Review - Bastard's Waltz #1 (@DarbyPopComics)

When you're known for taking out heroes that reputation brings with it a lot of responsibility. At some point, that responsibility of staying alive can be too much, prompting one to want to retire. In Bastard's Waltz #1 from Darby Pop Comics, John the Bastard needs a break from being a terror. The issue is written by Mark Bertolini, illustrated by Giovanni Guida and lettered by Micah Myers.

Bastard’s Waltz is a super-powered thriller with both unlikely friendship and tragic duplicity at its cold heart. When superhuman miscreant John the Bastard is targeted for death, he forces a young Secret Service Agent (Ezekiel Sweet) to protect both his life and his secrets. But, Sweet has secrets of his own…

The premise behind Bastard's Waltz #1 is pretty fresh and Bertolini doesn't do much to overcomplicate things. Where the issue excels though is in its approach to that premise--by building up John the Bastard as a truly terrifying being Bertolini lets his actions do all the talking. It's an interesting way to set up the issue (and series) and it's amazingly effective because the reader gets an immediate sense of the high-stakes at play. Bertolini offers Ezekiel Sweet as something of an innocent foil to John the Bastard's rap sheet of terror, although it's possible that even Sweet has something darker inside him as well. The issue's pacing also affords plenty of suspense as Bertolini unfolds the issue in parallel to a hostage negotiation where John the Bastard's reputation is on full display.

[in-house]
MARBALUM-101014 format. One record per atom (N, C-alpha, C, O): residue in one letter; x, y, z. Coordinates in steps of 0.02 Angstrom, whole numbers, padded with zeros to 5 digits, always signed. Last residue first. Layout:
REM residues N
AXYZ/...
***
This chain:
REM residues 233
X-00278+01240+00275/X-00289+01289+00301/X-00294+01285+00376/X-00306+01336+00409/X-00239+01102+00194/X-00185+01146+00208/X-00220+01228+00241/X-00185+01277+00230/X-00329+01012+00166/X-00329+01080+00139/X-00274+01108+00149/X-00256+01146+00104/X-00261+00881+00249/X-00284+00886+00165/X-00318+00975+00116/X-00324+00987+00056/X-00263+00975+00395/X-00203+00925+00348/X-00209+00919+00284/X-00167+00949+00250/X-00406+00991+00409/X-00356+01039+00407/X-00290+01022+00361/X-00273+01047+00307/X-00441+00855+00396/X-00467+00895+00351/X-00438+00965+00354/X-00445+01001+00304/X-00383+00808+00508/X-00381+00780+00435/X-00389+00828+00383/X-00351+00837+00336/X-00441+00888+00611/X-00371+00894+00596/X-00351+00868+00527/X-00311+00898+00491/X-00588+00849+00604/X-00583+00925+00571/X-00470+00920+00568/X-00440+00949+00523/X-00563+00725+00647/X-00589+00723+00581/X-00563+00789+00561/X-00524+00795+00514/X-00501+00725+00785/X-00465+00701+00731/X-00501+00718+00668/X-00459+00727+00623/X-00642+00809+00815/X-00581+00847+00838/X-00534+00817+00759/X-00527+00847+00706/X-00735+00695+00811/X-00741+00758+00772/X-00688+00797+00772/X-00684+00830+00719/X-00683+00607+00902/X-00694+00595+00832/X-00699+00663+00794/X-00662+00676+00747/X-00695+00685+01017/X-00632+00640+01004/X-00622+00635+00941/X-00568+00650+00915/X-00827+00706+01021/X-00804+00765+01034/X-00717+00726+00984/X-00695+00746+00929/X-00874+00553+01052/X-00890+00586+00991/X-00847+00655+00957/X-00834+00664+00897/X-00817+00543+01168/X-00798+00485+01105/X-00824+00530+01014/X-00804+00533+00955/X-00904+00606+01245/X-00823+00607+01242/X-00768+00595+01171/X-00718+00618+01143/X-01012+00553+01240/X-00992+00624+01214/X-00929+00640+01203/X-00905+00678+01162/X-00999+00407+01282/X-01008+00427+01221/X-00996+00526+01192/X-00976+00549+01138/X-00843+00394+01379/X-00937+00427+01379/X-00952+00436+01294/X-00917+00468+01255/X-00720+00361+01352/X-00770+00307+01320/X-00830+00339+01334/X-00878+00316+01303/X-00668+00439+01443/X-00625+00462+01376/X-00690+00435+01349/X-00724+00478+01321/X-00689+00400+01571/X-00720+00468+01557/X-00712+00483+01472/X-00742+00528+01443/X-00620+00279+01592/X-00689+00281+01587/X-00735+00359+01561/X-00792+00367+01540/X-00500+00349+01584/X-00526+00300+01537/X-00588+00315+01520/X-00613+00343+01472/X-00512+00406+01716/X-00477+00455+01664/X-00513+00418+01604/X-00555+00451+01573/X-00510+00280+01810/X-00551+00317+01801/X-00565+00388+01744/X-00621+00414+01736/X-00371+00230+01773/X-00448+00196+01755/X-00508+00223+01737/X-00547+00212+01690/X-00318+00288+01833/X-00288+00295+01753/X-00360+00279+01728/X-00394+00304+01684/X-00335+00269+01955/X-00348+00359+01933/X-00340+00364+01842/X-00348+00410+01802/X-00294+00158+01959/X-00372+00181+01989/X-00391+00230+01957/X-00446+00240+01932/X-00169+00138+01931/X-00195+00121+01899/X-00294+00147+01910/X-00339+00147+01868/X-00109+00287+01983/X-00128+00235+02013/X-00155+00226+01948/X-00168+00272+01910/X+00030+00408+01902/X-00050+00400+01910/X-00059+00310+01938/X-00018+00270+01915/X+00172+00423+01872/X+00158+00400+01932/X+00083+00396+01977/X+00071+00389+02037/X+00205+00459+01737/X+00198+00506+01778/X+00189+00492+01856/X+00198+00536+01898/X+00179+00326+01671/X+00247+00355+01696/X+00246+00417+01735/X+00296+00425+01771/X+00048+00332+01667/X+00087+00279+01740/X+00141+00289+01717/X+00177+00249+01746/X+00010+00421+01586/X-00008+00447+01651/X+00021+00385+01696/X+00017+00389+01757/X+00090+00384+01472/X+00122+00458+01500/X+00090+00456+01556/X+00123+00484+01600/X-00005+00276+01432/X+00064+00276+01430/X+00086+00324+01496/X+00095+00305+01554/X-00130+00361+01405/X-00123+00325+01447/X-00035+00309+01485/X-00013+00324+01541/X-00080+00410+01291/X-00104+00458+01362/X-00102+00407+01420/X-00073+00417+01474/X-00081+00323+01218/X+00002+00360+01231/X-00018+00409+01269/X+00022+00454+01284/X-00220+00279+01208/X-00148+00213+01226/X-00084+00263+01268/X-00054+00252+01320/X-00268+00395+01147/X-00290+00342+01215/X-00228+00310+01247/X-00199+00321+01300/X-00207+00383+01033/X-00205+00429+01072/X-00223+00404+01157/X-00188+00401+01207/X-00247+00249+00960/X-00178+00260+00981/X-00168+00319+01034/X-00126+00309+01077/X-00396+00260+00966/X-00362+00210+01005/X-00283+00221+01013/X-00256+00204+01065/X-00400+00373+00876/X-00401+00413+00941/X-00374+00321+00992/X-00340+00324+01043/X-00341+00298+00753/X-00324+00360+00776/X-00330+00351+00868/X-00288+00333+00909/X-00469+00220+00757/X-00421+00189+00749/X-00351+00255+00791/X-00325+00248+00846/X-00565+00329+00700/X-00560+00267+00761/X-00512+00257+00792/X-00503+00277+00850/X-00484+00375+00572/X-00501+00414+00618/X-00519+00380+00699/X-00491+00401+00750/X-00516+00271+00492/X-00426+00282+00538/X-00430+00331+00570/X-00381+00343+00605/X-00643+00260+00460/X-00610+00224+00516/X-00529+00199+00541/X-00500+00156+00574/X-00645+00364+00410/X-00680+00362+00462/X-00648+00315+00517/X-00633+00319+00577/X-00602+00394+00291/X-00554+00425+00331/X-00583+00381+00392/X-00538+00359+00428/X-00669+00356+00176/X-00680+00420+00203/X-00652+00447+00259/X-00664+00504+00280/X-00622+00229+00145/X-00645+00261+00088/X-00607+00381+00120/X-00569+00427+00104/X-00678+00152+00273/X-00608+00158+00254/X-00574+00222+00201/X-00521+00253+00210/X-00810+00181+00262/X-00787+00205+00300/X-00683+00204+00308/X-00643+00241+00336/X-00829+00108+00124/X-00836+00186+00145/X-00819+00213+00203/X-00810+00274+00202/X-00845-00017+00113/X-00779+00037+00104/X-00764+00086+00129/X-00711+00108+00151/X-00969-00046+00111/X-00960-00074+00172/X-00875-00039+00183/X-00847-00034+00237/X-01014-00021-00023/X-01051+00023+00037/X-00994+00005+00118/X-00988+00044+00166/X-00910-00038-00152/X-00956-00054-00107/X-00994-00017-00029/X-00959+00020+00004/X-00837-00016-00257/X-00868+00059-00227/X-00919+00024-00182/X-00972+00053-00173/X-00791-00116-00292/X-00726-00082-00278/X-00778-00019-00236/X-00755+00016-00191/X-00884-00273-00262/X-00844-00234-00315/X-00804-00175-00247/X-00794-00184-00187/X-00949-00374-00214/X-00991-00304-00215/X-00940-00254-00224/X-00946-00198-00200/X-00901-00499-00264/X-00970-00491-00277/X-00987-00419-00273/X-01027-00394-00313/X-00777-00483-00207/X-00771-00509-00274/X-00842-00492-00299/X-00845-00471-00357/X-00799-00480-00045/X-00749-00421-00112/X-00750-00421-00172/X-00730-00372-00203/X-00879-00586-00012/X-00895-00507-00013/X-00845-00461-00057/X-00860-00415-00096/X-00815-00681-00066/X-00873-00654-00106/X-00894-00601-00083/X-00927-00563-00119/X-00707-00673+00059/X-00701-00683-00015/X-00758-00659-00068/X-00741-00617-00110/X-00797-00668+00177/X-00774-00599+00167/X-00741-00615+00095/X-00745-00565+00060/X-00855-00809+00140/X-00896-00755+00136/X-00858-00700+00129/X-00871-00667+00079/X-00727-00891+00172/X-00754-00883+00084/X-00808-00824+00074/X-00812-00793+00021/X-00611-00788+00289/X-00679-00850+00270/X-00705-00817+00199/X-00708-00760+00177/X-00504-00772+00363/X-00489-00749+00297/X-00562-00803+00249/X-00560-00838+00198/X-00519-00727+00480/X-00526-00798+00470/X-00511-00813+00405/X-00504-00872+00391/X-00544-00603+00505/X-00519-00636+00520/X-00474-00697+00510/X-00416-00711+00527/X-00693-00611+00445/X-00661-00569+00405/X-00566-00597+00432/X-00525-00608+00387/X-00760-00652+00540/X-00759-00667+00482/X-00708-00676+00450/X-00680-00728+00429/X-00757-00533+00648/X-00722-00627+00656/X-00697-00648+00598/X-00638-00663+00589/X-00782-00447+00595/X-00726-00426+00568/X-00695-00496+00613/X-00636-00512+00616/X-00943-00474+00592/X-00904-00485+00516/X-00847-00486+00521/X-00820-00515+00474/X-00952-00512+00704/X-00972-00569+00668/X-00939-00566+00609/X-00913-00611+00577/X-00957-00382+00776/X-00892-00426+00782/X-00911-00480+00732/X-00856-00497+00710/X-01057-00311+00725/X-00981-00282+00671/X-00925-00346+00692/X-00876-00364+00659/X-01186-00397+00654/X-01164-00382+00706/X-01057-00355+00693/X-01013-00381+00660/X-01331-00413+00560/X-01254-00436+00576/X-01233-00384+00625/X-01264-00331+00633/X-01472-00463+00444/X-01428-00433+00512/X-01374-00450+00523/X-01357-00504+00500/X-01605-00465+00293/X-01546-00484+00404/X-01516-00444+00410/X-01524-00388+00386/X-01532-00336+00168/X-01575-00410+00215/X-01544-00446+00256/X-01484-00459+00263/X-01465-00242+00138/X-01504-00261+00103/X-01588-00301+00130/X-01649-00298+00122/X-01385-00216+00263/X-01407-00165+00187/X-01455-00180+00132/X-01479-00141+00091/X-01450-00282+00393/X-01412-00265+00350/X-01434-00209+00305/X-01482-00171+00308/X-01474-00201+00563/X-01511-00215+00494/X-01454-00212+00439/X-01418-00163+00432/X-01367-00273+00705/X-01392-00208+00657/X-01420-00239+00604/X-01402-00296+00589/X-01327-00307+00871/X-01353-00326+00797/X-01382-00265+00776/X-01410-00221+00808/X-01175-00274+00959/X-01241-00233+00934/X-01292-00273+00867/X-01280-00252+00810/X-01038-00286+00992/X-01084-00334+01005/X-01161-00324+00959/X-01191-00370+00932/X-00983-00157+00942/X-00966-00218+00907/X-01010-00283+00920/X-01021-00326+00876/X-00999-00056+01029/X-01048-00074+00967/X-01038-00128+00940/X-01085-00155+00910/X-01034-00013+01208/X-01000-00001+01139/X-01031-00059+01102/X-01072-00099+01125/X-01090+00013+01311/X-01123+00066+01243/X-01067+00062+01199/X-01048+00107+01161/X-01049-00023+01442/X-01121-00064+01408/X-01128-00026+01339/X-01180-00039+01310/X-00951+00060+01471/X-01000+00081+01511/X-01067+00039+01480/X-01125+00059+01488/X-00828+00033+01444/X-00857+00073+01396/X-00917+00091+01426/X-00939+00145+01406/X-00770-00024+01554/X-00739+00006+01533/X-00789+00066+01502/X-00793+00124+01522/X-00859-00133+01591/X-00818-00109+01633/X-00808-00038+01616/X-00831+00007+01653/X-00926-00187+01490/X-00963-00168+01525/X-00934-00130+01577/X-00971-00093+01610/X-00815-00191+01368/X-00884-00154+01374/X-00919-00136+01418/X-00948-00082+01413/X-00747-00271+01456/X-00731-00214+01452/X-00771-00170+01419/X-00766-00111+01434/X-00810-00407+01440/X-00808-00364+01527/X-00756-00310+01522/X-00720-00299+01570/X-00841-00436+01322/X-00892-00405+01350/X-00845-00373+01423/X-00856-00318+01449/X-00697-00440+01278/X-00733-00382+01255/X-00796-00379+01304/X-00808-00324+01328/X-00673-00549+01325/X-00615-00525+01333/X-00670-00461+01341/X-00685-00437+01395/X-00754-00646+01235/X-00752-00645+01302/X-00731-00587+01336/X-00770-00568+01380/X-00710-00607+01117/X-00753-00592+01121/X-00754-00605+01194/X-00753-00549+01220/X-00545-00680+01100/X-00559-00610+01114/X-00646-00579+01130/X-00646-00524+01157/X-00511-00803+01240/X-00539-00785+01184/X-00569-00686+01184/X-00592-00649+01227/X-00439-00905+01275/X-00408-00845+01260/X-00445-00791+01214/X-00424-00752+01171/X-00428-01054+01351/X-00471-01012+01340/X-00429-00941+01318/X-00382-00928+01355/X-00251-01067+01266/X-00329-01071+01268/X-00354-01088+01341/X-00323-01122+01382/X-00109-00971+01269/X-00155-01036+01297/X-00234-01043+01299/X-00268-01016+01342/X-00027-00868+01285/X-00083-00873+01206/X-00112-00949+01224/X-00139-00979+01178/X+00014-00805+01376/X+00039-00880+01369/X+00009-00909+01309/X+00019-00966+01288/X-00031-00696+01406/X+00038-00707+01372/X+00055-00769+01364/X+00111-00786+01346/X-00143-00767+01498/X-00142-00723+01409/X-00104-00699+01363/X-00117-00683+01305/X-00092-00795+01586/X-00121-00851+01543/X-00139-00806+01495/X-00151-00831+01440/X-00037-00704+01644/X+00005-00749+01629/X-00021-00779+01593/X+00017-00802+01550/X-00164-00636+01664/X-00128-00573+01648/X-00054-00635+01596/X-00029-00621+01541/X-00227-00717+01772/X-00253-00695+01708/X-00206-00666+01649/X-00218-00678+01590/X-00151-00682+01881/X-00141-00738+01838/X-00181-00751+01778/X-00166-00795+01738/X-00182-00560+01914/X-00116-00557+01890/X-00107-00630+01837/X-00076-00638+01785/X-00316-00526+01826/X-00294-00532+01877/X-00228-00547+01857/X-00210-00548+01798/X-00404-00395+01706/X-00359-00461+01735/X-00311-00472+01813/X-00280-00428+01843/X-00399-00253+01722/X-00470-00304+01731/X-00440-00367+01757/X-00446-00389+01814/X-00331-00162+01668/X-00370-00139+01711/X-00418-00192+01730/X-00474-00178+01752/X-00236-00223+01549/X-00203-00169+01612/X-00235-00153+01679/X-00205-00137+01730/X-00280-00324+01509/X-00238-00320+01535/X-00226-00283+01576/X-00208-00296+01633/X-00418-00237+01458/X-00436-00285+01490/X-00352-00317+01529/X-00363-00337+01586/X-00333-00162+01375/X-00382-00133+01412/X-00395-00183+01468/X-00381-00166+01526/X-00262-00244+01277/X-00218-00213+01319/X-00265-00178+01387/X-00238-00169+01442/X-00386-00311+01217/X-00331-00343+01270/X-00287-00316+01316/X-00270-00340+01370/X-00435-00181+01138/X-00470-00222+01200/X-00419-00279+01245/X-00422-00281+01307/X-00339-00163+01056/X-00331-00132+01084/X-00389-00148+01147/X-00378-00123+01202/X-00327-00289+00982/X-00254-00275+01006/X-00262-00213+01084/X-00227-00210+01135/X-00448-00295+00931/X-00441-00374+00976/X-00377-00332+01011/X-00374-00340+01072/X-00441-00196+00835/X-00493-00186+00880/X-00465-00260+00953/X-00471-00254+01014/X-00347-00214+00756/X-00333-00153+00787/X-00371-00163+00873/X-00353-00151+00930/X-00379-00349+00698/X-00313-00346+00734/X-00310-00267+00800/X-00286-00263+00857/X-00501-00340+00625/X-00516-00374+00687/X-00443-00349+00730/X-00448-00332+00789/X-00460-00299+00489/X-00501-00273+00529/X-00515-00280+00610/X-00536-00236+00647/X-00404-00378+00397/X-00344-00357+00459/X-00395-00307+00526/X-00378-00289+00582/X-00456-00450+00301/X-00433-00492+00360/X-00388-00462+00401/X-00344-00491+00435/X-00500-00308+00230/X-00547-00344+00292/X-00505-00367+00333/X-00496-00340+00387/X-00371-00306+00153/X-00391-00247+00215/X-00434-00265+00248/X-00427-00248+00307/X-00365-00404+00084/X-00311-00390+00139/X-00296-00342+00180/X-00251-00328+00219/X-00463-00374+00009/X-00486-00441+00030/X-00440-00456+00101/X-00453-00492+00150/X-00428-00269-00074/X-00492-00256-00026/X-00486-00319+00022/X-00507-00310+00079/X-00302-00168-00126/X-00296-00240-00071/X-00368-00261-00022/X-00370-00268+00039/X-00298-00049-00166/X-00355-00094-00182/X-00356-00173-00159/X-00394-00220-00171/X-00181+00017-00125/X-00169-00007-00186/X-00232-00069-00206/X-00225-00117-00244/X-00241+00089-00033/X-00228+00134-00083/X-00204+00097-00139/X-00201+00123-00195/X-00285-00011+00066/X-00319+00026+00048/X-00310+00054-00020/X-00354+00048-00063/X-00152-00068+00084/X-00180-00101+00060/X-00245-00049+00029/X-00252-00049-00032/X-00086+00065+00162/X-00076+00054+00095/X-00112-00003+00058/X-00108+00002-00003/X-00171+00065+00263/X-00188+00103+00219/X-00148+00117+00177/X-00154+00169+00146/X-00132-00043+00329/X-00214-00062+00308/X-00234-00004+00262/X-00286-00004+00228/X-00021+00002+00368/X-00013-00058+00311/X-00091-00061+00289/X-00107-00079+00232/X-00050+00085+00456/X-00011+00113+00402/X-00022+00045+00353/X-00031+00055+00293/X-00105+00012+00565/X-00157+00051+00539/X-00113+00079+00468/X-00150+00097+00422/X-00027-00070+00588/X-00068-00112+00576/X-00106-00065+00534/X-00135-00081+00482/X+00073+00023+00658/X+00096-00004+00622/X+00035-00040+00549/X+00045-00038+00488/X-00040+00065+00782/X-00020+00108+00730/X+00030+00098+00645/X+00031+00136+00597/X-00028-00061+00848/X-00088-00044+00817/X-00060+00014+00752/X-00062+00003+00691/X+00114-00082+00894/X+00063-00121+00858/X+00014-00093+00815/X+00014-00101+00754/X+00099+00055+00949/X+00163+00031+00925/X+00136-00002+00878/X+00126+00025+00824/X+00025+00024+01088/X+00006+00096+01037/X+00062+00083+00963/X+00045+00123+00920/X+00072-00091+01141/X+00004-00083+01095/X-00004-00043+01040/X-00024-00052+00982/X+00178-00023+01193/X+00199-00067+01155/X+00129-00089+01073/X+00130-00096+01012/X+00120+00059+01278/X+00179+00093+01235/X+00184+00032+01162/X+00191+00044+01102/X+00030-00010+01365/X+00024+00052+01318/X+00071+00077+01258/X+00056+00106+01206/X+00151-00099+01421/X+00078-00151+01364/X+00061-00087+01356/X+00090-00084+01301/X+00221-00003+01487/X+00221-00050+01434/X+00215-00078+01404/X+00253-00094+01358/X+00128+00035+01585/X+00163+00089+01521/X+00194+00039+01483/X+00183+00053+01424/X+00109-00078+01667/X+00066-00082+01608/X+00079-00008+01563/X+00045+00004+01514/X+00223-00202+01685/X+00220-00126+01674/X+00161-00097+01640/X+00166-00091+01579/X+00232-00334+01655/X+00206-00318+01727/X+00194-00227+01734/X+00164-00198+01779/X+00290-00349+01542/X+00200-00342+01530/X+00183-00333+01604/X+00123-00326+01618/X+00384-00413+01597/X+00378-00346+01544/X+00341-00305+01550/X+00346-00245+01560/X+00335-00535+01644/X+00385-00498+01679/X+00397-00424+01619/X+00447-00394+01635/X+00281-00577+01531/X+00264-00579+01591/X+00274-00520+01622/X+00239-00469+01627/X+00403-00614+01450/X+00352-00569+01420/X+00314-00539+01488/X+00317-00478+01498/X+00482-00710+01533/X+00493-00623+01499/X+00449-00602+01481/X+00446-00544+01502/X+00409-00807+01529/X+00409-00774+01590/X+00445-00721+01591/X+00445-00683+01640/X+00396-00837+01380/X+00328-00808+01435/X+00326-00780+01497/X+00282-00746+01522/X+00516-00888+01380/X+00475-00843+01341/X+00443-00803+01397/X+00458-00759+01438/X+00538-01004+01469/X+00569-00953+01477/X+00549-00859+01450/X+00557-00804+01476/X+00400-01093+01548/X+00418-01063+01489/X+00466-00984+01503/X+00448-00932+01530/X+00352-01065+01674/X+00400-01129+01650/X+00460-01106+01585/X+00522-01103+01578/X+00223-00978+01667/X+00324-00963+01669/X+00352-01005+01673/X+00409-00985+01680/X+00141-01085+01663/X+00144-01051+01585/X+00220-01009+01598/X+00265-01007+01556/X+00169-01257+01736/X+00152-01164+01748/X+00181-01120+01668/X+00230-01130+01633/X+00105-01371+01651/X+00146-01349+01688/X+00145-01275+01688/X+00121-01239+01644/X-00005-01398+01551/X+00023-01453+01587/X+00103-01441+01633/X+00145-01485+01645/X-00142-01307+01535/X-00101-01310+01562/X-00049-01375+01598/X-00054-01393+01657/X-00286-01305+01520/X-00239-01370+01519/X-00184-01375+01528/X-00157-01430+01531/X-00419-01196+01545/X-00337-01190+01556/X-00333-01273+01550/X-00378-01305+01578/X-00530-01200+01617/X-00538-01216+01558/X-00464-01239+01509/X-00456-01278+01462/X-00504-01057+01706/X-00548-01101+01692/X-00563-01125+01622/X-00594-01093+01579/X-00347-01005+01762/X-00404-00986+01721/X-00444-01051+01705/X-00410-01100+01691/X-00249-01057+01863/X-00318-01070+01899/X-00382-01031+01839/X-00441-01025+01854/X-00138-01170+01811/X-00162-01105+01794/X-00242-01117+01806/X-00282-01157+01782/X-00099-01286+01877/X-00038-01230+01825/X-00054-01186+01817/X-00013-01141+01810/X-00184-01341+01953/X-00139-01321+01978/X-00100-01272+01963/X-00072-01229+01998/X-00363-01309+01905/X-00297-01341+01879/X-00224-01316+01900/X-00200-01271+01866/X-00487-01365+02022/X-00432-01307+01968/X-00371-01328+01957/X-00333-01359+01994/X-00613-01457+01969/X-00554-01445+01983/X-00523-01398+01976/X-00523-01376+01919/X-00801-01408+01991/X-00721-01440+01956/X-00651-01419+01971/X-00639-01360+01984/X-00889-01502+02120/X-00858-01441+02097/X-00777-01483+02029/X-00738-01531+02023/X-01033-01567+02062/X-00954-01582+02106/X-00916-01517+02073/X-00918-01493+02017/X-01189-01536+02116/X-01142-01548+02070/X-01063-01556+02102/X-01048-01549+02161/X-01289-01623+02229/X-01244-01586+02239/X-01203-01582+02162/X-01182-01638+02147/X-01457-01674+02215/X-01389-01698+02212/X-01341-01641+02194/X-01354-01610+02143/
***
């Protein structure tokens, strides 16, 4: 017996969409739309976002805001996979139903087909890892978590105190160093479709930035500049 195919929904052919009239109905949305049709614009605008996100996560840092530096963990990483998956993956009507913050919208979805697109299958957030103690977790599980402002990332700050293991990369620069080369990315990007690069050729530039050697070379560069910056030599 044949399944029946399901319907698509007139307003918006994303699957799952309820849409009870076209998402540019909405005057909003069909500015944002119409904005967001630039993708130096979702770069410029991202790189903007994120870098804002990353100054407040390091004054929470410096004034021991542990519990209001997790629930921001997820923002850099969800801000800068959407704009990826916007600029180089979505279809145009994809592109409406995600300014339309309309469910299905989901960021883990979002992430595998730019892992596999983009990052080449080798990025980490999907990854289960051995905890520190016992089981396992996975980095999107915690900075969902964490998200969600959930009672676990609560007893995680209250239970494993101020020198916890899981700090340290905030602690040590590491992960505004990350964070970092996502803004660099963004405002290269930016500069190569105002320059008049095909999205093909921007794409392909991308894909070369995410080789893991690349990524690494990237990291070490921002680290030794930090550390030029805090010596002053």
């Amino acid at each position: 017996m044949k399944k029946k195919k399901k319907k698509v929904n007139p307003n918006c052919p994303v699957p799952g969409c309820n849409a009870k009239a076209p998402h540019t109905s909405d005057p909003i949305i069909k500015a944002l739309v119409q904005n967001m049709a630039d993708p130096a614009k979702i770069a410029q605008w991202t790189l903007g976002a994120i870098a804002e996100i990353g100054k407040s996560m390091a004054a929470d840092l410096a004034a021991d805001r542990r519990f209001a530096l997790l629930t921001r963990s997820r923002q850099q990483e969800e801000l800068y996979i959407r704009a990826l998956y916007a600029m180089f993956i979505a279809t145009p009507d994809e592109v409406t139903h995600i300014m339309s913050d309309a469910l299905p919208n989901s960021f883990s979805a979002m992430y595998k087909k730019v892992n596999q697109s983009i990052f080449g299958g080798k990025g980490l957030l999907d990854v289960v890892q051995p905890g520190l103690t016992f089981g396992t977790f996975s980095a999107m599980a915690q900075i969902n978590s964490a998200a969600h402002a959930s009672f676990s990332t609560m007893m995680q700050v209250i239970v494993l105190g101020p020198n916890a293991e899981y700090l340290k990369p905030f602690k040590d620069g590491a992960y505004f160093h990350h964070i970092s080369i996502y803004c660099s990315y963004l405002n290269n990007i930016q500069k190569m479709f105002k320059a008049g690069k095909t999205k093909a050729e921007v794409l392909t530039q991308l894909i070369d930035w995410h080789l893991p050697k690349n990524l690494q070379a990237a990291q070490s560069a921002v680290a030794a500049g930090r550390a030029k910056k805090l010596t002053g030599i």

Handling the artistic duties is Guida whose loose style is a good fit for the work. The shaky style provides a sense of reality despite the book being set in a capes and tights world, even though Guida doesn't really make it feel that way. Guida reinforces this notion through the use of the darker, muted colors that also set the stage for a somewhat dystopian world. John the Bastard is illustrated with a weathered look that reinforces the notion that he's lived a very active life being terrifying. Much of Guida's work in the panels features little attention to detail in the backgrounds, but it's not something that detracts from the overall look of the book.

Bastard's Waltz #1 is a great first issue that spends most of the establishing the main character's reputation before diving in. Sweet will definitely have his hands full in protecting John the Bastard. By the end of the issue, Bertolini makes it clear that the series will be a pretty frenetic tale rife with action and intrigue. Guida's artwork is a good match for the work in that it provides a very dour assessment of the reality that John the Bastard has made a name for himself in. Bastard's Waltz #1 starts of slow before building up to something with a lot of momentum behind it.

Bastard's Waltz #1 is available now.